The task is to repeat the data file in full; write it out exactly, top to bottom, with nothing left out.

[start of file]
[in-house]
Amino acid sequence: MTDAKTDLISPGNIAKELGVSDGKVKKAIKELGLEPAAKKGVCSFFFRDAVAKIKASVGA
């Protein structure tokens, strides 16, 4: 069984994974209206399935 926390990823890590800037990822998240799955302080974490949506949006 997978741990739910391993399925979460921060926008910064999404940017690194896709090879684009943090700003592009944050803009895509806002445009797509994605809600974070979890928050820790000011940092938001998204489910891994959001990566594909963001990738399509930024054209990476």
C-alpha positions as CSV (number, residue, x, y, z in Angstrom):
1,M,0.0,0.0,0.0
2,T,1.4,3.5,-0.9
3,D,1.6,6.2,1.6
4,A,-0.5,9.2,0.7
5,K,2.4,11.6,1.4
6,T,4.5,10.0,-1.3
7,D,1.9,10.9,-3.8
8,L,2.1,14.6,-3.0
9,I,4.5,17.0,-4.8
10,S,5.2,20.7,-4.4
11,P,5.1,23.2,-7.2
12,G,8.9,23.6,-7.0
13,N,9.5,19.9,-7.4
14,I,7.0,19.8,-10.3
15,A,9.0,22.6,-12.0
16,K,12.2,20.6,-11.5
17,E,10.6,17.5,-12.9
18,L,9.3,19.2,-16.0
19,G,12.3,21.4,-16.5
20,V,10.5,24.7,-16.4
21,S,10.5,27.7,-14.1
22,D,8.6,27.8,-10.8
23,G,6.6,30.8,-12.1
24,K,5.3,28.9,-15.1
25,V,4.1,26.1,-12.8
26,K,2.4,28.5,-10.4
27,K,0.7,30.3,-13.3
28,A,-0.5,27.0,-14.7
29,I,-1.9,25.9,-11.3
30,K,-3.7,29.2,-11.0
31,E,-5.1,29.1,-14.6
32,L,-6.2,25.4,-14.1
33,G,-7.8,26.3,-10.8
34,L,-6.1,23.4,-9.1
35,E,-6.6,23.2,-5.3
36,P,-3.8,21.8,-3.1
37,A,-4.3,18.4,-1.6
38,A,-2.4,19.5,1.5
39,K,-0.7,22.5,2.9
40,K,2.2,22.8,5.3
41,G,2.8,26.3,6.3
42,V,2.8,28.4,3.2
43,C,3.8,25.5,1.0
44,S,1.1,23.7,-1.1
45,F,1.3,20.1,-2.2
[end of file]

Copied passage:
[in-house]
Amino acid sequence: MTDAKTDLISPGNIAKELGVSDGKVKKAIKELGLEPAAKKGVCSFFFRDAVAKIKASVGA
């Protein structure tokens, strides 16, 4: 069984994974209206399935 926390990823890590800037990822998240799955302080974490949506949006 997978741990739910391993399925979460921060926008910064999404940017690194896709090879684009943090700003592009944050803009895509806002445009797509994605809600974070979890928050820790000011940092938001998204489910891994959001990566594909963001990738399509930024054209990476």
C-alpha positions as CSV (number, residue, x, y, z in Angstrom):
1,M,0.0,0.0,0.0
2,T,1.4,3.5,-0.9
3,D,1.6,6.2,1.6
4,A,-0.5,9.2,0.7
5,K,2.4,11.6,1.4
6,T,4.5,10.0,-1.3
7,D,1.9,10.9,-3.8
8,L,2.1,14.6,-3.0
9,I,4.5,17.0,-4.8
10,S,5.2,20.7,-4.4
11,P,5.1,23.2,-7.2
12,G,8.9,23.6,-7.0
13,N,9.5,19.9,-7.4
14,I,7.0,19.8,-10.3
15,A,9.0,22.6,-12.0
16,K,12.2,20.6,-11.5
17,E,10.6,17.5,-12.9
18,L,9.3,19.2,-16.0
19,G,12.3,21.4,-16.5
20,V,10.5,24.7,-16.4
21,S,10.5,27.7,-14.1
22,D,8.6,27.8,-10.8
23,G,6.6,30.8,-12.1
24,K,5.3,28.9,-15.1
25,V,4.1,26.1,-12.8
26,K,2.4,28.5,-10.4
27,K,0.7,30.3,-13.3
28,A,-0.5,27.0,-14.7
29,I,-1.9,25.9,-11.3
30,K,-3.7,29.2,-11.0
31,E,-5.1,29.1,-14.6
32,L,-6.2,25.4,-14.1
33,G,-7.8,26.3,-10.8
34,L,-6.1,23.4,-9.1
35,E,-6.6,23.2,-5.3
36,P,-3.8,21.8,-3.1
37,A,-4.3,18.4,-1.6
38,A,-2.4,19.5,1.5
39,K,-0.7,22.5,2.9
40,K,2.2,22.8,5.3
41,G,2.8,26.3,6.3
42,V,2.8,28.4,3.2
43,C,3.8,25.5,1.0
44,S,1.1,23.7,-1.1
45,F,1.3,20.1,-2.2